The EPA's new rule, he said, is the first time serious action has been taken to lower his community's risk. Since Regan's tour, the EPA has also sued Denka, alleging the plant's emissions present an "imminent and substantial endangerment" to the health of Taylor's community. The case has yet to go to trial.

Other community activists also applauded the EPA's decision to put stricter standards in place for toxic pollutants. Sharon Lavigne founded the Louisiana-based environmental group Rise St. James in the neighboring parish. Like Taylor, Lavigne said concerns about pollution encroaching on Black communities have gone largely unanswered by public officials at all levels before Regan.

"In St. James Parish, there is a 10-mile radius where a dozen petrochemical facilities operate near the homes of Black residents," Lavigne said. "This is environmental racism."

She said the new monitoring will be key for her community — something they've requested for years.

"When the action levels are exceeded, we want immediate notification in our community as well as the opportunity for us to have input on the steps taken to ensure compliance and reduce air pollution," Lavigne said.

According to an analysis by theEnvironmental Defense Fund, more than 80% of the industrial plants affected by the new rule were non-compliant with existing laws at some point in the last three years.

The rule also comes as the EPA's legal authority to pursue environmental civil rights violations is threatened by a lawsuit launched by now-Louisiana Gov. Jeff Landry after the agency launched a now-defunct investigation into the Cancer Alley.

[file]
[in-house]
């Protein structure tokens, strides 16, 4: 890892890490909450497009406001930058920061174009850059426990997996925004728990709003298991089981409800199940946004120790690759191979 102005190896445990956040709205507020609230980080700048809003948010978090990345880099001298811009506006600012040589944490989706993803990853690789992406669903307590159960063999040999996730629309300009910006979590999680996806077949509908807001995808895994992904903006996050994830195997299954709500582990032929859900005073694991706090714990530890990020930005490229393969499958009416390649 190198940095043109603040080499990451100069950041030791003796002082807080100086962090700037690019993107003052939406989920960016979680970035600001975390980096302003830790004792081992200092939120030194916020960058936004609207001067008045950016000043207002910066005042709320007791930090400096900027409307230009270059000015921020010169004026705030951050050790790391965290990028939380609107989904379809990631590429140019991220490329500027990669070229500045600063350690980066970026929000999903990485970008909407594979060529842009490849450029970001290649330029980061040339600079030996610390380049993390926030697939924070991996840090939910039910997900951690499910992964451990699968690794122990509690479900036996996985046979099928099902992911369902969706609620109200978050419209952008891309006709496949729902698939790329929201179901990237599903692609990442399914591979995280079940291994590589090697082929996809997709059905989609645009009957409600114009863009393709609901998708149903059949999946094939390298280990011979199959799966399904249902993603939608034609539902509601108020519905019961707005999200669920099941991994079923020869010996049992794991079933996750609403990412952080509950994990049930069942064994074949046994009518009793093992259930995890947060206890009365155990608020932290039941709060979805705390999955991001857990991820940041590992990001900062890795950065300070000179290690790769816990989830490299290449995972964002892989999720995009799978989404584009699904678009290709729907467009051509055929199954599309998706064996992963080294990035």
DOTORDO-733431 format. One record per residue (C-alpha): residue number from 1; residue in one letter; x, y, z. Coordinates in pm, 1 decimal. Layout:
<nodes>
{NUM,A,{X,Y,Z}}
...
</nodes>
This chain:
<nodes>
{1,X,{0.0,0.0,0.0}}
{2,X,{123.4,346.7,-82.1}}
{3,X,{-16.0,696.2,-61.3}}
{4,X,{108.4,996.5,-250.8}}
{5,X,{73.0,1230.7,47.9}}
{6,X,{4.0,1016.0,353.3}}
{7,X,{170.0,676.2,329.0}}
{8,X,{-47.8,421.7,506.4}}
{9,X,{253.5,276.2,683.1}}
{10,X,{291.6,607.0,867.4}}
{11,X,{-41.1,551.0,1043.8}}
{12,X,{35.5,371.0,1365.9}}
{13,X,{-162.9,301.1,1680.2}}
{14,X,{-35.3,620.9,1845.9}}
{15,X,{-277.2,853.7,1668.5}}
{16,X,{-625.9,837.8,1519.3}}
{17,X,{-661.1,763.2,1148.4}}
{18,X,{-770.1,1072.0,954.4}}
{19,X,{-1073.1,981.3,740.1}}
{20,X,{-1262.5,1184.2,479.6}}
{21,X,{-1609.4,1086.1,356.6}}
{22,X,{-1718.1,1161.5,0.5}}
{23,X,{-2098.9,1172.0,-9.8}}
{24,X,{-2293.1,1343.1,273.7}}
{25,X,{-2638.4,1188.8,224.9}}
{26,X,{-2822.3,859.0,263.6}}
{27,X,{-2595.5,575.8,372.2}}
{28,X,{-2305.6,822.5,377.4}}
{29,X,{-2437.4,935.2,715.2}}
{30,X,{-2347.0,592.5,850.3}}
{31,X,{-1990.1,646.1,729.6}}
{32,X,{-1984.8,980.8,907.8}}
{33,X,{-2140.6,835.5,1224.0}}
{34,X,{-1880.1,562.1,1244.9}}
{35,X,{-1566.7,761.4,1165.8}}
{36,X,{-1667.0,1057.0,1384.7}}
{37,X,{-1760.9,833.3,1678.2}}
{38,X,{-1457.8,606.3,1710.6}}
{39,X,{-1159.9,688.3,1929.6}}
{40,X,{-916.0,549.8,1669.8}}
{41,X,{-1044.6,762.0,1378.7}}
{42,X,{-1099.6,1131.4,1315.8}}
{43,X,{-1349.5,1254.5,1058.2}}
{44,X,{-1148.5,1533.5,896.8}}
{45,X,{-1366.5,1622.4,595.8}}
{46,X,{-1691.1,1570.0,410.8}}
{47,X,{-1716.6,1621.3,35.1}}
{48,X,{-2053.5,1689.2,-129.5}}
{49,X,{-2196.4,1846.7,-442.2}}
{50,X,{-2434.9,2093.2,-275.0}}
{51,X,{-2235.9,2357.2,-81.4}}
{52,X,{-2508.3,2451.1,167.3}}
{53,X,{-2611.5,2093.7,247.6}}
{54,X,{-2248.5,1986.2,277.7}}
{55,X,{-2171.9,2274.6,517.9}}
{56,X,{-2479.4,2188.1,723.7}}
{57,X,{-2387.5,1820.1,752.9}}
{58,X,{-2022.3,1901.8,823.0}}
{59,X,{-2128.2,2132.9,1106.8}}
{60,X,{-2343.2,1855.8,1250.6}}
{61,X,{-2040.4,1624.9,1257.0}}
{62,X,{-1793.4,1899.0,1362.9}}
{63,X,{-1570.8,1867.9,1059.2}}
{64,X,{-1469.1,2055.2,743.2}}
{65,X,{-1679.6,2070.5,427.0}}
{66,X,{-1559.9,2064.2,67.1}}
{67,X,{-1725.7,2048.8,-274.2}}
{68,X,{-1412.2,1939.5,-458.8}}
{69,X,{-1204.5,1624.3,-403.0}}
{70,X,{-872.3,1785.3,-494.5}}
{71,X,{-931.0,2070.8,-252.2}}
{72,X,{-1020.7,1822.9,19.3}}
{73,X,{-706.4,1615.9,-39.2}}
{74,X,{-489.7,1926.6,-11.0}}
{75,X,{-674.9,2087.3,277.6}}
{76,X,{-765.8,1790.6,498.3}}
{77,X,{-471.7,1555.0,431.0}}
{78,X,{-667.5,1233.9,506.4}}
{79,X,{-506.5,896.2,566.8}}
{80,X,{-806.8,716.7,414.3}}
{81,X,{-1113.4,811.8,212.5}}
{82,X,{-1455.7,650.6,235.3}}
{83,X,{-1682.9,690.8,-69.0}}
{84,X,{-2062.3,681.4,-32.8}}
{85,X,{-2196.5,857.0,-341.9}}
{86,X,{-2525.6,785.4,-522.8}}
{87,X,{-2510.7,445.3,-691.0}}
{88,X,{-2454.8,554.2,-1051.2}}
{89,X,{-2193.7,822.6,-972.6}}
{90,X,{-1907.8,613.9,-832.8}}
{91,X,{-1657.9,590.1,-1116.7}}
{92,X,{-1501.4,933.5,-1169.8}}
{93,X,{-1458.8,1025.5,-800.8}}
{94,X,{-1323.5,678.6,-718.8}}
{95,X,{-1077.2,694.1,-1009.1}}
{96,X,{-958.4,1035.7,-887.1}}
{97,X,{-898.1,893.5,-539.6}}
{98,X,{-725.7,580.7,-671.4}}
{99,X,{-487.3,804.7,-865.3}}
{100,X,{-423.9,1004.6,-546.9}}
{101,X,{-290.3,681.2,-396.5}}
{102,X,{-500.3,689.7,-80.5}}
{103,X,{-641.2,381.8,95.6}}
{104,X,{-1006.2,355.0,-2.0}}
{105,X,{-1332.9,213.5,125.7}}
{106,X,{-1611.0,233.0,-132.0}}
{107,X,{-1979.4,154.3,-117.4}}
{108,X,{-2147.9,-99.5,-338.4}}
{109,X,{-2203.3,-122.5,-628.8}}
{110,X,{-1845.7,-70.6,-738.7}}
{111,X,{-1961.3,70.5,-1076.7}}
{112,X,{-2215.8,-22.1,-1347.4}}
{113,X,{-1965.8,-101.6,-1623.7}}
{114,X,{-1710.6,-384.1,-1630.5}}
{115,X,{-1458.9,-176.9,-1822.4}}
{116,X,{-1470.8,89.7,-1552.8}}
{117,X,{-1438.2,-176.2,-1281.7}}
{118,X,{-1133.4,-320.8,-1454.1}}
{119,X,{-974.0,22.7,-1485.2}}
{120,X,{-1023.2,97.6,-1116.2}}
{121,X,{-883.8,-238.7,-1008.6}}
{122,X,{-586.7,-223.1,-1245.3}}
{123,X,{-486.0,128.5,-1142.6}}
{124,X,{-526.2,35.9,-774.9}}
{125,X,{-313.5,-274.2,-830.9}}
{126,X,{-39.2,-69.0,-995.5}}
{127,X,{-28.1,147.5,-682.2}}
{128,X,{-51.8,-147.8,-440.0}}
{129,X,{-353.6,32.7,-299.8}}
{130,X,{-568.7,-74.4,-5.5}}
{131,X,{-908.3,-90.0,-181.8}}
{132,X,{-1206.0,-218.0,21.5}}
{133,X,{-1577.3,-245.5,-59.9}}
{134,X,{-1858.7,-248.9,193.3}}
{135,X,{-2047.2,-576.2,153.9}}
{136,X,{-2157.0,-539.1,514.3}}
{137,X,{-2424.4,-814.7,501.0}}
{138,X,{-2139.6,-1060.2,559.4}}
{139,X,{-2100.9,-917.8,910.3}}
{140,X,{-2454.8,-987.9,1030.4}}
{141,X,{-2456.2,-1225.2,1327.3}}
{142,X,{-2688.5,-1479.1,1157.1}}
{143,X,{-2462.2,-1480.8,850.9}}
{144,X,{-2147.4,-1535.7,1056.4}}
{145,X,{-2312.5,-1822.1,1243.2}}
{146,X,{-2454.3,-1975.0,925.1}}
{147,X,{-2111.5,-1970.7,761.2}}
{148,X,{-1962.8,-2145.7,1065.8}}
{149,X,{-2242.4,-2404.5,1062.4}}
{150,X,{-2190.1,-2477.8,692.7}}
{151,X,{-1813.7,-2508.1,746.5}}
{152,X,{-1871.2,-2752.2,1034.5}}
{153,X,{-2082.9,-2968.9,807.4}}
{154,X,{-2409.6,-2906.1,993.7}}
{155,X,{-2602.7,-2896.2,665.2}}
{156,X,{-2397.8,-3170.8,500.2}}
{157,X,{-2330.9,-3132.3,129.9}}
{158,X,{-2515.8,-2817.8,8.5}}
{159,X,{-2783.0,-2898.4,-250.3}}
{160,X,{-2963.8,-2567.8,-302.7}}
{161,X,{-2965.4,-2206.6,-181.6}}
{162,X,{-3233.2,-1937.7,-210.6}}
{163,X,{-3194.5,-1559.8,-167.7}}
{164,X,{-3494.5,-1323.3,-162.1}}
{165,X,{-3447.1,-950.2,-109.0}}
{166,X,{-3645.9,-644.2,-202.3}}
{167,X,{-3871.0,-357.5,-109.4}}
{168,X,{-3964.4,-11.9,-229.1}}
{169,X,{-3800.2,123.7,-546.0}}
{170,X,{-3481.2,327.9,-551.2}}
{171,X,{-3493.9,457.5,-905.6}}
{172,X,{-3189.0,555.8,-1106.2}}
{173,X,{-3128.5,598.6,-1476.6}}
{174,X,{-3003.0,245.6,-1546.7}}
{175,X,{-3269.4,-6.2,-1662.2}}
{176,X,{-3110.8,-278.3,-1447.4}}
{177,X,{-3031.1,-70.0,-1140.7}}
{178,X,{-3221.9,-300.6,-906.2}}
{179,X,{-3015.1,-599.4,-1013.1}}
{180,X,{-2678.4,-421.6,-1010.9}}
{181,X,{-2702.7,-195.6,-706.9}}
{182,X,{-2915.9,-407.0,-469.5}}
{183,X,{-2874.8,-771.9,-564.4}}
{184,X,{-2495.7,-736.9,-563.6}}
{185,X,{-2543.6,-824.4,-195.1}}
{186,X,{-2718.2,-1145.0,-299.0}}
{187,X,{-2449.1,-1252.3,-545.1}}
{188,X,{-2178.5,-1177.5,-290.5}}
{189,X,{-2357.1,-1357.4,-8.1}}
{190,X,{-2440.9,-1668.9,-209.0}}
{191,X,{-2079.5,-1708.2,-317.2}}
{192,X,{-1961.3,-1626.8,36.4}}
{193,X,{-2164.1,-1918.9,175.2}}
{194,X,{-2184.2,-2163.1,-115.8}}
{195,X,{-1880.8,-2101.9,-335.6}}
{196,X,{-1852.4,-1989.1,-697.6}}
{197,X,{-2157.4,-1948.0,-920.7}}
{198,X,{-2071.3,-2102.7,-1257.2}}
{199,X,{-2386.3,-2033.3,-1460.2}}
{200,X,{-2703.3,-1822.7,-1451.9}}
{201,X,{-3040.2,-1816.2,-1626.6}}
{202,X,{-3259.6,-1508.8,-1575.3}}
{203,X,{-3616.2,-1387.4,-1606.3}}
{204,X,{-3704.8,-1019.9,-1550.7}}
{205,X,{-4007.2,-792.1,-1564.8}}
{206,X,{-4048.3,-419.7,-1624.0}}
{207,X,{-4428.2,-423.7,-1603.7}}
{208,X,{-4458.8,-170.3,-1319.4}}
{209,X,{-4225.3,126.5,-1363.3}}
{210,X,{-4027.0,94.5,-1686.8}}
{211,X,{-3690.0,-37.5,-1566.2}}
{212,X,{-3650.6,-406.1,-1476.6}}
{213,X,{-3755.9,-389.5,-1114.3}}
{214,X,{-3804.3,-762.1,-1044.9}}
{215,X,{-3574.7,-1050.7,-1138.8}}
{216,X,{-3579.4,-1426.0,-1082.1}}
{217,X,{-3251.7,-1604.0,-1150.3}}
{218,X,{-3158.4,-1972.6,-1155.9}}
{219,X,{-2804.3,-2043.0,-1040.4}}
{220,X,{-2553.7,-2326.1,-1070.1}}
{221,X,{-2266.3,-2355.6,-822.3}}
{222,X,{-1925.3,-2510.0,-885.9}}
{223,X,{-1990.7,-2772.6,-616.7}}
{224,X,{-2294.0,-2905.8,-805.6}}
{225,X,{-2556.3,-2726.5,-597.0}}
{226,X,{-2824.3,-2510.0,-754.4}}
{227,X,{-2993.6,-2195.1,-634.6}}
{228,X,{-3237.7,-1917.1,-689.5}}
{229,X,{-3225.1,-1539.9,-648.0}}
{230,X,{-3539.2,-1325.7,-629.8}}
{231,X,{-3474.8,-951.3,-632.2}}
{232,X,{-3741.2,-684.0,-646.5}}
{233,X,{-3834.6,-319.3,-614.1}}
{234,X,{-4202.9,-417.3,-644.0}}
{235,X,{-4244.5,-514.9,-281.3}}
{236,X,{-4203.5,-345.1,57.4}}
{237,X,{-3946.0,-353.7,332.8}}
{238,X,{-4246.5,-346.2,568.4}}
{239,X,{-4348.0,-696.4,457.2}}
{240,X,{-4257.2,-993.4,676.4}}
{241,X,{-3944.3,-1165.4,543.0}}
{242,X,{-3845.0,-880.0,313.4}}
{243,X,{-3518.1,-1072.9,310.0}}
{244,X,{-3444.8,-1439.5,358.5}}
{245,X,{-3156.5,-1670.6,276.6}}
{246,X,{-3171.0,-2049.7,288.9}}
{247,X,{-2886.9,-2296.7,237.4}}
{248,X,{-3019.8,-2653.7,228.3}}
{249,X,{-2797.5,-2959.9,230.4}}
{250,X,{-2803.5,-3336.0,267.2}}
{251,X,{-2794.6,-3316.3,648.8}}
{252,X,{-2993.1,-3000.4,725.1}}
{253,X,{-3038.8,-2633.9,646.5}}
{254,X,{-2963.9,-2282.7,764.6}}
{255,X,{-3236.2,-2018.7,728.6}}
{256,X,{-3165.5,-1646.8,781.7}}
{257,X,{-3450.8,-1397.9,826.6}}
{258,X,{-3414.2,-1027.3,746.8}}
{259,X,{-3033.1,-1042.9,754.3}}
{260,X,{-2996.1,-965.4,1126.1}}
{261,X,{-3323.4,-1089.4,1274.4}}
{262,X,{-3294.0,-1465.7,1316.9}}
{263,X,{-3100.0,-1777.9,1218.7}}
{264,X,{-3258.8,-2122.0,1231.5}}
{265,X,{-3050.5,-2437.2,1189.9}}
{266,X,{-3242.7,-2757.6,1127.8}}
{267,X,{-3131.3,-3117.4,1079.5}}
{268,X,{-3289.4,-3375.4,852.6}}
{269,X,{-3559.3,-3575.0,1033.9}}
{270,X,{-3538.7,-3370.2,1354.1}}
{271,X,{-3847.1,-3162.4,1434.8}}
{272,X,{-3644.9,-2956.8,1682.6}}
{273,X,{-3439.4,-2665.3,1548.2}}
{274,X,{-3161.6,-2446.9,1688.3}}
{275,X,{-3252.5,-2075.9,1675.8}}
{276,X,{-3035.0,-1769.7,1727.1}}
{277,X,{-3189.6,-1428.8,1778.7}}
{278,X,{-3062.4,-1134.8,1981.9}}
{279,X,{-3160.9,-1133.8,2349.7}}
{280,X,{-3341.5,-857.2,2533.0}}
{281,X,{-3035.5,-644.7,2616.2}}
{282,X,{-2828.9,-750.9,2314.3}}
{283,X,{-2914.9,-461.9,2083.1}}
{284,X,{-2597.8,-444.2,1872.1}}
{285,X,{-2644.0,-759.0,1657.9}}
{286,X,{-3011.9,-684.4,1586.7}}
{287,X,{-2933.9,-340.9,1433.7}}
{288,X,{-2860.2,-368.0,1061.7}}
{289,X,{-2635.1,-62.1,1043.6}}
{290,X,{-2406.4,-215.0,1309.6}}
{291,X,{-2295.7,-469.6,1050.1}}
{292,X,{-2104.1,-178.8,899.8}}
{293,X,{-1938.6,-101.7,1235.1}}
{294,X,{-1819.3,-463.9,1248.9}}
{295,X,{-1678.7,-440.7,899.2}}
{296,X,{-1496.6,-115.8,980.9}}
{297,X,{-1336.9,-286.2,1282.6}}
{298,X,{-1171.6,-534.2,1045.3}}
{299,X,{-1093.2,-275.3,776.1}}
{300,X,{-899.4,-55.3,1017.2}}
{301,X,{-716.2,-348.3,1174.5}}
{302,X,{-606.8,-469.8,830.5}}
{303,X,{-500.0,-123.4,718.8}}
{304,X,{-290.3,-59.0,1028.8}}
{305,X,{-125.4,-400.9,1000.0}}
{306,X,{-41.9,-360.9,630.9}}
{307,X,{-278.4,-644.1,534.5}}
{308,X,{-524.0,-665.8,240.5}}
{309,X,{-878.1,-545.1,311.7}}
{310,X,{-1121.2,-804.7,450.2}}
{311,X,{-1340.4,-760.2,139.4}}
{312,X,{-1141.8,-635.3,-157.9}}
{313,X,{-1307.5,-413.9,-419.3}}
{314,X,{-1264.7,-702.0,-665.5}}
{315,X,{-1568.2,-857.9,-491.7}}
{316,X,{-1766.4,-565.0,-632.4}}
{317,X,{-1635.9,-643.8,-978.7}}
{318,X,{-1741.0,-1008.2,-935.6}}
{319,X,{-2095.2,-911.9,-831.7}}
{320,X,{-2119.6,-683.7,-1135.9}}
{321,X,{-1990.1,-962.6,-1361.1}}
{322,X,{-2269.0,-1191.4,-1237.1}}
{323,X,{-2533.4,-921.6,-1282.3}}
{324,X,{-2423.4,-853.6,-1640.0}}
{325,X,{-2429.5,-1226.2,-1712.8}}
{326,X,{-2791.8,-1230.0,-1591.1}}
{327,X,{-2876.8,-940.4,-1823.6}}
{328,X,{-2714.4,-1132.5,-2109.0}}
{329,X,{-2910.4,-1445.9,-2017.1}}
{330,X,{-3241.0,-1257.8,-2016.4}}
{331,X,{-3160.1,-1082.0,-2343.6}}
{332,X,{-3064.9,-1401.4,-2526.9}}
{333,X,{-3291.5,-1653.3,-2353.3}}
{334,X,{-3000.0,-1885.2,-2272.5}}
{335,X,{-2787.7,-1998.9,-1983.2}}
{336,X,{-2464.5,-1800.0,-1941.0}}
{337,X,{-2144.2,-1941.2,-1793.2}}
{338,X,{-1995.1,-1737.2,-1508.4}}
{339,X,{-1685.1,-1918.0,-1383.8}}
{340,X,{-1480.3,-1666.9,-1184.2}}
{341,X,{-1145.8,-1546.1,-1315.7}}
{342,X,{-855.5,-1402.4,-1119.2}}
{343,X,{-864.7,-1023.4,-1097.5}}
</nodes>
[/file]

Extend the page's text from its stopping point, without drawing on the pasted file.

Ethylene oxide producers will have two years to comply with the new rule which includes extensive upgrades to equipment to avoid emissions, like fixing vents and installing new technology to capture and destroy the pollution before it escapes.

Denka, on the other hand, will have 90 days to comply, with an opportunity for an extension. Jason Hutt, a law partner at Bracewell, represents Denka. He said the company – along with other chemical manufacturers – plans to challenge the EPA's rule.

"It would be really nice if we could get back to the science and not the politics of the situation," Hutt said, "because there's a lot of people's livelihoods and jobs that are at stake in this outcome."

The Denka Performance Elastomer plant sits near farmland in Reserve, Louisiana.  It is one of about 200 plants that will be affected by the EPA's new stricter standards on pollution.
Halle Parker / WWNO
/
WWNO
The Denka Performance Elastomer plant sits near farmland in Reserve, Louisiana. It is one of about 200 plants that will be affected by the EPA's new stricter standards on pollution.

The EPA's rule, Hutt said, would shutter the Denka plant because the company won't be able to comply with the standards fast enough. That translates, he said, to more than 100 local jobs lost, as well as tax revenue. Denka has also been in a long battle with the EPA, disputing the health impact of chloroprene, arguing the agency is regulating based on "faulty science."

Meanwhile, environmental groups, community activists, and long-time environmental justice leaders are celebrating what they consider a historic move to right past environmental injustices.

"(Regan's) shown a way forward for changing Cancer Alley. Administrator Michael Regan embodies the phrase, 'promises made, promises kept,'" said Deep South Center for Environmental Justice founder Beverly Wright, who also spoke during Tuesday's EPA announcement.

Copyright 2024 WWNO - New Orleans Public Radio. To see more, visit WWNO - New Orleans Public Radio.

Halle Parker